Manitoulin’s people lead as guardians of fresh water

This is a celebration that Canadians, and the people of Manitoulin represent a microcosm of the nation in this regard, must not take for granted; we must be thankful daily, not just annually for the natural blessings bestowed on us.

A particularly important aspect of this, our abundance of fresh water, was made clear a week ago when a phone-in message was left on the local CBC Sudbury radio station’s answering machine.

The caller disputed Manitoulin Island’s longstanding claim to be the largest island in fresh water in the world, instead attributing this distinction to the fluvial island (that means it’s comprised of river sediment) of Marajo located at the mouth of the Amazon River, in Brazil, where it empties into the Atlantic Ocean.

That means, one would think, that the residents of Marajo can indeed celebrate the fact that theirs may indeed be the largest sedimented island surrounded by brackish water and there is nothing wrong with that.

But the people of Manitoulin Island in particular and Canadians in general can, and should, give thanks for the fact that one of the great resources of our country is its abundance of fresh water, a commodity that sustains and even defines us, in contrast to many other nations, 365 days of each year.

The water that surrounds our own particular largest freshwater island is clear, is usually drinkable without elaborate filtration mechanisms and supports both commercial and sports fisheries that produce kitchen-ready products that we do not have to worry about consuming.

Aren’t these significant things to celebrate this Thanksgiving Weekend?

We believe they are and just as we are blessed with the fresh water that we can scoop out of Lake Huron, the North Channel, Georgian Bay or any one of our 108 inland Manitoulin lakes with our cupped hands and use to refresh ourselves in the way humans have done since time immemorial, so it is our corresponding responsibility, as individual citizens of Manitoulin Island and of Canada, to understand our enormous collective responsibility as stewards of this precious resource.

About 20 years ago, a company announced it had acquired (or was about to acquire) tanker ships it was going to use to pump out and haul away for resale huge volumes of Great Lakes water.

Because such a thing had not previously been proposed or considered, the notion was technically legal on the grounds that there were at that time no regulations forbidding such an activity.

That rapidly changed and the government in Ottawa quickly legislated against such wholesale removal of Great Lakes water, as did the United States government.

But it was a wake up call to the fact that what nature has bestowed on us to look after is coveted by others.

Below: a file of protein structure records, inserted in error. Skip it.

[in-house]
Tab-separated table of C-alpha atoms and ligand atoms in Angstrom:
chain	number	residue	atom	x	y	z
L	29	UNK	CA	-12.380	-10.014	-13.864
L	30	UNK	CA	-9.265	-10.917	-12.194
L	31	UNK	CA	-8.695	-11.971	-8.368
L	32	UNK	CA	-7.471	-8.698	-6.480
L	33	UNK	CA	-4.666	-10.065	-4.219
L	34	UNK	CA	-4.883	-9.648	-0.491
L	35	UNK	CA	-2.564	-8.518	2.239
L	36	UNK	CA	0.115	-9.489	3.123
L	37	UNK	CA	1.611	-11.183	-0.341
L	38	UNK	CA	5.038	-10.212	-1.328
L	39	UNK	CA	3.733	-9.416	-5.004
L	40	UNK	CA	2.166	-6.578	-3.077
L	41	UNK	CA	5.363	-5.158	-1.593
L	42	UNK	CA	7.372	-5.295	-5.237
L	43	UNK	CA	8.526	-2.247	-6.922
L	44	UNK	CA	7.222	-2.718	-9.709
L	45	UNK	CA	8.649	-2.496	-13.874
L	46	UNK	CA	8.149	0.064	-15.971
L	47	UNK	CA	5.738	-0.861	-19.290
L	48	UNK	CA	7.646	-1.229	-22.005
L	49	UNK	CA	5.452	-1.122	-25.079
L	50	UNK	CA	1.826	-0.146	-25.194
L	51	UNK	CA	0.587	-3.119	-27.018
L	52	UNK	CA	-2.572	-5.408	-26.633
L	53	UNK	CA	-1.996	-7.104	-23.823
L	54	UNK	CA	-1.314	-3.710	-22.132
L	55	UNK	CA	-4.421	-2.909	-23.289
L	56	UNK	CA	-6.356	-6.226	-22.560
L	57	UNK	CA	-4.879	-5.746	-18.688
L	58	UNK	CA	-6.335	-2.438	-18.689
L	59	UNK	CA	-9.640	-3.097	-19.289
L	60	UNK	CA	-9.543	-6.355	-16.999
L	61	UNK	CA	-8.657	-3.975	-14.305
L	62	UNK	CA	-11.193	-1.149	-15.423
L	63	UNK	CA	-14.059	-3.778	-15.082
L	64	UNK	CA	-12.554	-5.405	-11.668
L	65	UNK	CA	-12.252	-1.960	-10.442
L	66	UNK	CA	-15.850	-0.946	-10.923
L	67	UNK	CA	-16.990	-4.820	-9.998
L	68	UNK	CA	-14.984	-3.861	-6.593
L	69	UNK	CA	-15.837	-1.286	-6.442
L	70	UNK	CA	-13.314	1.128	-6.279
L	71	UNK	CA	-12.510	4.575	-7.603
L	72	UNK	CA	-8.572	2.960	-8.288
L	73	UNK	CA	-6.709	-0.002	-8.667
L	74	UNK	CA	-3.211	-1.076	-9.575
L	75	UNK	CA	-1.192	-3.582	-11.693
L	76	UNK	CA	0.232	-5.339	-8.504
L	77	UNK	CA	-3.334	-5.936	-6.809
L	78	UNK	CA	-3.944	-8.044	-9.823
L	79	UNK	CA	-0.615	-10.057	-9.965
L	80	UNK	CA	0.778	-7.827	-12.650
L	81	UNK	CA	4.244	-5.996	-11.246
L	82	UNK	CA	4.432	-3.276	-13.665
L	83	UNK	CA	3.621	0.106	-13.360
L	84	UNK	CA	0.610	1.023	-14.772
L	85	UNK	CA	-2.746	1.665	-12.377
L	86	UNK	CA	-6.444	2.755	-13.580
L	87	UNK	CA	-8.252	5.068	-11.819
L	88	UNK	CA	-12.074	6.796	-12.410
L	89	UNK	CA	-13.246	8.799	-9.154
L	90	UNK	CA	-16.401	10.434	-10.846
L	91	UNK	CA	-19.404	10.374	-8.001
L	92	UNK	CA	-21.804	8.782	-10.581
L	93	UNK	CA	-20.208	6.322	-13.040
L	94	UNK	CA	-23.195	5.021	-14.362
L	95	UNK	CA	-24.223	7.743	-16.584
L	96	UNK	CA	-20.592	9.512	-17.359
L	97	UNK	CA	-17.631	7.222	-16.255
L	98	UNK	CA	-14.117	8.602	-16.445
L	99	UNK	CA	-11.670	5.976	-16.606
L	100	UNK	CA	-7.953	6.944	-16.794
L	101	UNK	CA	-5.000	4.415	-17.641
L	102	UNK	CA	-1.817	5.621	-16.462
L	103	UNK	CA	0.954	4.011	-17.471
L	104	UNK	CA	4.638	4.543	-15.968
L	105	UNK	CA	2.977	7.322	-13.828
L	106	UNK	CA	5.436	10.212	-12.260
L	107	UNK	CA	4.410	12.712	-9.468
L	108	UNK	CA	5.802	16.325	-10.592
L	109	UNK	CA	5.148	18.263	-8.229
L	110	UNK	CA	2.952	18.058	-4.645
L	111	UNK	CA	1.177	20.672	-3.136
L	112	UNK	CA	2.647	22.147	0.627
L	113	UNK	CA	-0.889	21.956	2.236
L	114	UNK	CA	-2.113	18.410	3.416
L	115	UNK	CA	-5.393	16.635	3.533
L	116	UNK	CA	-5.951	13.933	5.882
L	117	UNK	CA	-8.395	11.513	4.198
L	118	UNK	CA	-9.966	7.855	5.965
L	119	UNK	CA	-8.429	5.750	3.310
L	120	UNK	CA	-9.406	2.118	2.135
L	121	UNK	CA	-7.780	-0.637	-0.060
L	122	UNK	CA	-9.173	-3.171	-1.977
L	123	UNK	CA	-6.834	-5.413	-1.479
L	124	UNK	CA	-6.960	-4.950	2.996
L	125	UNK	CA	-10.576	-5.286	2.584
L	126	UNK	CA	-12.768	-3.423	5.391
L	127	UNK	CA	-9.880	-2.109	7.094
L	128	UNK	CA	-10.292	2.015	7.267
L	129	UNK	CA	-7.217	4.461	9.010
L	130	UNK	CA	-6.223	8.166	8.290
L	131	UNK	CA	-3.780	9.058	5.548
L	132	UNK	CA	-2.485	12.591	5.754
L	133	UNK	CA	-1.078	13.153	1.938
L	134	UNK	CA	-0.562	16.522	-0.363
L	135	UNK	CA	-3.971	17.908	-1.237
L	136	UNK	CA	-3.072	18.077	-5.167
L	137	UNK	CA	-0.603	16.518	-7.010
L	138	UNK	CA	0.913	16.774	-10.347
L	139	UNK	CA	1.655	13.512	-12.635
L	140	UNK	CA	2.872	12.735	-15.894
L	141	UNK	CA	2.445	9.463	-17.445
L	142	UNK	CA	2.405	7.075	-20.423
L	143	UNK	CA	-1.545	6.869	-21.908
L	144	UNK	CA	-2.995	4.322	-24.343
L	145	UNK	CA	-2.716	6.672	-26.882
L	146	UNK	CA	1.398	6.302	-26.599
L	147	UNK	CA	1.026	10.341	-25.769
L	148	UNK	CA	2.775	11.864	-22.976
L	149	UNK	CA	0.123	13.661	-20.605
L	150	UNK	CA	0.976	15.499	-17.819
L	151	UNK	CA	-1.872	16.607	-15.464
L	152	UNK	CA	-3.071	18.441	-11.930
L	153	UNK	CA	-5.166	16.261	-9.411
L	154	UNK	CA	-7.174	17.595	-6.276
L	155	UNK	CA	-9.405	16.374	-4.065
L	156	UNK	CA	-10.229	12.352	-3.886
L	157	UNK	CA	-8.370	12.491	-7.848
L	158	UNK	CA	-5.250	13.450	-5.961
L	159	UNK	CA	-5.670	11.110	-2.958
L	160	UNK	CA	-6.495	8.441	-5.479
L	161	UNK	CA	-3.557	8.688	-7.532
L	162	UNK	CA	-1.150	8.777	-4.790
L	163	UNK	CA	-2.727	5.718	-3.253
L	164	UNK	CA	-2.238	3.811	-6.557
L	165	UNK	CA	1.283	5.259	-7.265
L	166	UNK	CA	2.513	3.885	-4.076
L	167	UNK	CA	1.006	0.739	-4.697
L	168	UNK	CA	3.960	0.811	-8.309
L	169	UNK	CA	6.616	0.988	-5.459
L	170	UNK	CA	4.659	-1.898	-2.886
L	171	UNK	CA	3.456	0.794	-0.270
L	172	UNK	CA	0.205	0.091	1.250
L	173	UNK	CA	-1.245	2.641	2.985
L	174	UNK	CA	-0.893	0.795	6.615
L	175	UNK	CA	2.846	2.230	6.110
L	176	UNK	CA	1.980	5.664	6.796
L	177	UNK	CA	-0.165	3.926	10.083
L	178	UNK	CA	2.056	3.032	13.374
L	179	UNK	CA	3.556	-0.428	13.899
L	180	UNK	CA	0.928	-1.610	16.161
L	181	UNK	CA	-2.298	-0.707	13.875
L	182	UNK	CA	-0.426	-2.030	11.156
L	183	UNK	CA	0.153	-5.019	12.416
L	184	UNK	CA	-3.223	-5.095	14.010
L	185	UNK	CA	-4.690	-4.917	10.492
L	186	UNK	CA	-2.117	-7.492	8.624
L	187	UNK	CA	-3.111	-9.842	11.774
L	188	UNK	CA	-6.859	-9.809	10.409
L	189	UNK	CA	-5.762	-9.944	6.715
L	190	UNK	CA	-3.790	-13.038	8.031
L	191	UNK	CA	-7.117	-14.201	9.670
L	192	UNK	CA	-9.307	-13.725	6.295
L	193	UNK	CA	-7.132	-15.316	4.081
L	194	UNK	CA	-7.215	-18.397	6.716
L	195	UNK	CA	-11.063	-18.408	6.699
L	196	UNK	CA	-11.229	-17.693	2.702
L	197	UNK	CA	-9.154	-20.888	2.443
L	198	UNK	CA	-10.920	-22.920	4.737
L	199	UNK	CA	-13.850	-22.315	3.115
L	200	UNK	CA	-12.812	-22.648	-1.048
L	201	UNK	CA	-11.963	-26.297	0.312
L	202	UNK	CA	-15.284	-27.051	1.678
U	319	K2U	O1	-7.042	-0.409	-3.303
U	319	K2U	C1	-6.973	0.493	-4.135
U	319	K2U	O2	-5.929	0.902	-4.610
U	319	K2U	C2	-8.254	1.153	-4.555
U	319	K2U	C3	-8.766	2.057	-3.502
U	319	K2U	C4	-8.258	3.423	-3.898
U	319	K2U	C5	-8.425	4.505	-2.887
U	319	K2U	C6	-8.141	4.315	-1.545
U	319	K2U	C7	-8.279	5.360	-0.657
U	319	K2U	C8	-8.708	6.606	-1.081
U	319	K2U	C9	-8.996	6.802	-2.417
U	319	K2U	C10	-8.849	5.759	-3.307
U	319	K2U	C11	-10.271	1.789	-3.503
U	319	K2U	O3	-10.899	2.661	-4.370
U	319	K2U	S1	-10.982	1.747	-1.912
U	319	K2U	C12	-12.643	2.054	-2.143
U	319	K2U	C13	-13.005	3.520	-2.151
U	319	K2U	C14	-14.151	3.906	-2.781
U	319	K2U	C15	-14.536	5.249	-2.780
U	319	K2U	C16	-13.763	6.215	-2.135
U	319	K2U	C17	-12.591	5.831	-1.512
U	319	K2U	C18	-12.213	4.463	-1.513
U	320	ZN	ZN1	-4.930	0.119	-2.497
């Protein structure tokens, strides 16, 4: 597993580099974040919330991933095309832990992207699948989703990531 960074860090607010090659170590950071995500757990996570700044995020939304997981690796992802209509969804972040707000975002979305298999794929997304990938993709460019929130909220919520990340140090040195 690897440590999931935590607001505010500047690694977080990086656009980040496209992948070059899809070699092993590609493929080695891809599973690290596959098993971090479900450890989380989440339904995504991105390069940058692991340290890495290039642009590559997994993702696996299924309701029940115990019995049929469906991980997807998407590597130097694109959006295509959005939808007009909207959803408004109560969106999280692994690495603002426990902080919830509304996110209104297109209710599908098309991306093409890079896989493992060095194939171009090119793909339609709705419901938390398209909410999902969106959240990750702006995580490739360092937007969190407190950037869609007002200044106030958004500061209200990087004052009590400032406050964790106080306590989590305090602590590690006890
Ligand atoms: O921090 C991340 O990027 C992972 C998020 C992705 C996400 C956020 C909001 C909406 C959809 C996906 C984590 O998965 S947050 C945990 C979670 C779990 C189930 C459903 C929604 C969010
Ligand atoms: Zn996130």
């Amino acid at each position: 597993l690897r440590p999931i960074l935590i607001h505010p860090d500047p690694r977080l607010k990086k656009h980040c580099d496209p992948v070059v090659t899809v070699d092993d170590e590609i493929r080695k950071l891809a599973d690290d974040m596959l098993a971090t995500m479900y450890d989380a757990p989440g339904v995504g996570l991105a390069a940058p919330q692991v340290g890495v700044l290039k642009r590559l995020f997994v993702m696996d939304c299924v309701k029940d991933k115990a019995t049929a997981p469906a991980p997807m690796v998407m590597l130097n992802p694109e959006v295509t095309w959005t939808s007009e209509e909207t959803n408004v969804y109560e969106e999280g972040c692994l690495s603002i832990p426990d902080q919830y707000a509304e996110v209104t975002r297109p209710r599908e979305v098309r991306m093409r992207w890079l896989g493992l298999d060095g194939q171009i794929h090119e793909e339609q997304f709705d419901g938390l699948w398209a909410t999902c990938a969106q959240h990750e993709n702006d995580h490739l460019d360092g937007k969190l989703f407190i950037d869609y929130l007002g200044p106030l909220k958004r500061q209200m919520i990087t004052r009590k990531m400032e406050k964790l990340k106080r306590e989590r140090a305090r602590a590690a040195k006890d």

In time, doubtless sooner rather than later, there will be more and more demands by other nations on the resource that virtually all Canadians take for granted.

This will, in some situations, force questions of ethics: do we share bulk amounts of our water with other regions of the world that are in crisis and where, as a consequence, people are suffering? How much do we share and for how long?

Most Canadians’ first response to the taking of our fresh water by others is ‘hands off!’ Such a response, though, on any number of grounds may prove impractical if not mean-spirited and so it’s predictable that, in time, this will prompt a major political debate on the issue.

Nothing ever remains quite the same, as demonstrated by our own Great Lakes’ up and down water levels that have been so much in the news over the past decade and which will most certainly and appropriately influence both citizens, politicians and policy makers considering requests to divert or otherwise move even more water out of Lake Huron or any of the other Great Lakes.

Manitoulin people, because their homeland is defined in such a particular way, “the largest Island in fresh water in the world,” are more than most Canadians reminded of this natural asset.

This has been stated as part of the front page flag of this newspaper every week since 1939, so that’s several million prominently printed reminders right there.

In addition to giving thanks for this lifegiving blessing, the people of Manitoulin can assume the responsibility of leadership, each person in their own way, for the continuing protection of Canada’s fresh water.

It is not a coincidence, by way of example, that the person who conceived of and leads the annual “water walks” around all Great Lakes beginning in 2003, continuing to the present, by way of demonstrating the importance of safe and clean water is a person originally from Manitoulin Island, from Wikwemikong: elder Josephine Mandamin.

Once again, happy and thoughtful Thanksgiving.